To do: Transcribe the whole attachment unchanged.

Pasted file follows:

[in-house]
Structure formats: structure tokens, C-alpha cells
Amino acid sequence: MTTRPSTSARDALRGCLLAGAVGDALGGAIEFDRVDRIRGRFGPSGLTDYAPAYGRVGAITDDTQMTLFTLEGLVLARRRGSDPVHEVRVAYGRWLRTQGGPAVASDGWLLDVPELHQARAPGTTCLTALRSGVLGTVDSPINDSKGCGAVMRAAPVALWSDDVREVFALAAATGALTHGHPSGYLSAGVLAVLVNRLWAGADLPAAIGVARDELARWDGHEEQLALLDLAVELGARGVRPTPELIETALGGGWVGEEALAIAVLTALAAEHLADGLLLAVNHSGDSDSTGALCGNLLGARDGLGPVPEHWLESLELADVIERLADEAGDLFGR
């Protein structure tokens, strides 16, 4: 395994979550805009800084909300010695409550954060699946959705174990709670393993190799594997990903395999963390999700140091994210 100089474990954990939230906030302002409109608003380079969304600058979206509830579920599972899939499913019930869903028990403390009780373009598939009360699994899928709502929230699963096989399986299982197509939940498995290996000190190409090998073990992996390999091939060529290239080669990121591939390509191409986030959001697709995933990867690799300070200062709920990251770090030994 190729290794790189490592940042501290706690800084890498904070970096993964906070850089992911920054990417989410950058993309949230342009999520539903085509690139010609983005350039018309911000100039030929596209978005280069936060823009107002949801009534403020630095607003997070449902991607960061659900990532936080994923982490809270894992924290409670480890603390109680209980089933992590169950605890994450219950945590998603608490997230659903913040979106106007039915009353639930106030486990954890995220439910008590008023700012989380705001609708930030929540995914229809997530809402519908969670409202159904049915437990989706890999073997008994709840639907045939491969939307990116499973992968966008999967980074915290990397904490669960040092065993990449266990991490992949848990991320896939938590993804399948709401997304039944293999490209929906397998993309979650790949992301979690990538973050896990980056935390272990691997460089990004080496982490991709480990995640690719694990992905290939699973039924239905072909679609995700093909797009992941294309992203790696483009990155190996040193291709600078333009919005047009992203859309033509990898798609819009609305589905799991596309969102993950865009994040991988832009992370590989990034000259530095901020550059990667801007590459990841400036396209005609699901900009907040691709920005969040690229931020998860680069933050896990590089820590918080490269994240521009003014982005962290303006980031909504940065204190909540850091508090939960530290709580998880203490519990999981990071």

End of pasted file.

[in-house]
Structure formats: structure tokens, C-alpha cells
Amino acid sequence: MTTRPSTSARDALRGCLLAGAVGDALGGAIEFDRVDRIRGRFGPSGLTDYAPAYGRVGAITDDTQMTLFTLEGLVLARRRGSDPVHEVRVAYGRWLRTQGGPAVASDGWLLDVPELHQARAPGTTCLTALRSGVLGTVDSPINDSKGCGAVMRAAPVALWSDDVREVFALAAATGALTHGHPSGYLSAGVLAVLVNRLWAGADLPAAIGVARDELARWDGHEEQLALLDLAVELGARGVRPTPELIETALGGGWVGEEALAIAVLTALAAEHLADGLLLAVNHSGDSDSTGALCGNLLGARDGLGPVPEHWLESLELADVIERLADEAGDLFGR
């Protein structure tokens, strides 16, 4: 395994979550805009800084909300010695409550954060699946959705174990709670393993190799594997990903395999963390999700140091994210 100089474990954990939230906030302002409109608003380079969304600058979206509830579920599972899939499913019930869903028990403390009780373009598939009360699994899928709502929230699963096989399986299982197509939940498995290996000190190409090998073990992996390999091939060529290239080669990121591939390509191409986030959001697709995933990867690799300070200062709920990251770090030994 190729290794790189490592940042501290706690800084890498904070970096993964906070850089992911920054990417989410950058993309949230342009999520539903085509690139010609983005350039018309911000100039030929596209978005280069936060823009107002949801009534403020630095607003997070449902991607960061659900990532936080994923982490809270894992924290409670480890603390109680209980089933992590169950605890994450219950945590998603608490997230659903913040979106106007039915009353639930106030486990954890995220439910008590008023700012989380705001609708930030929540995914229809997530809402519908969670409202159904049915437990989706890999073997008994709840639907045939491969939307990116499973992968966008999967980074915290990397904490669960040092065993990449266990991490992949848990991320896939938590993804399948709401997304039944293999490209929906397998993309979650790949992301979690990538973050896990980056935390272990691997460089990004080496982490991709480990995640690719694990992905290939699973039924239905072909679609995700093909797009992941294309992203790696483009990155190996040193291709600078333009919005047009992203859309033509990898798609819009609305589905799991596309969102993950865009994040991988832009992370590989990034000259530095901020550059990667801007590459990841400036396209005609699901900009907040691709920005969040690229931020998860680069933050896990590089820590918080490269994240521009003014982005962290303006980031909504940065204190909540850091508090939960530290709580998880203490519990999981990071």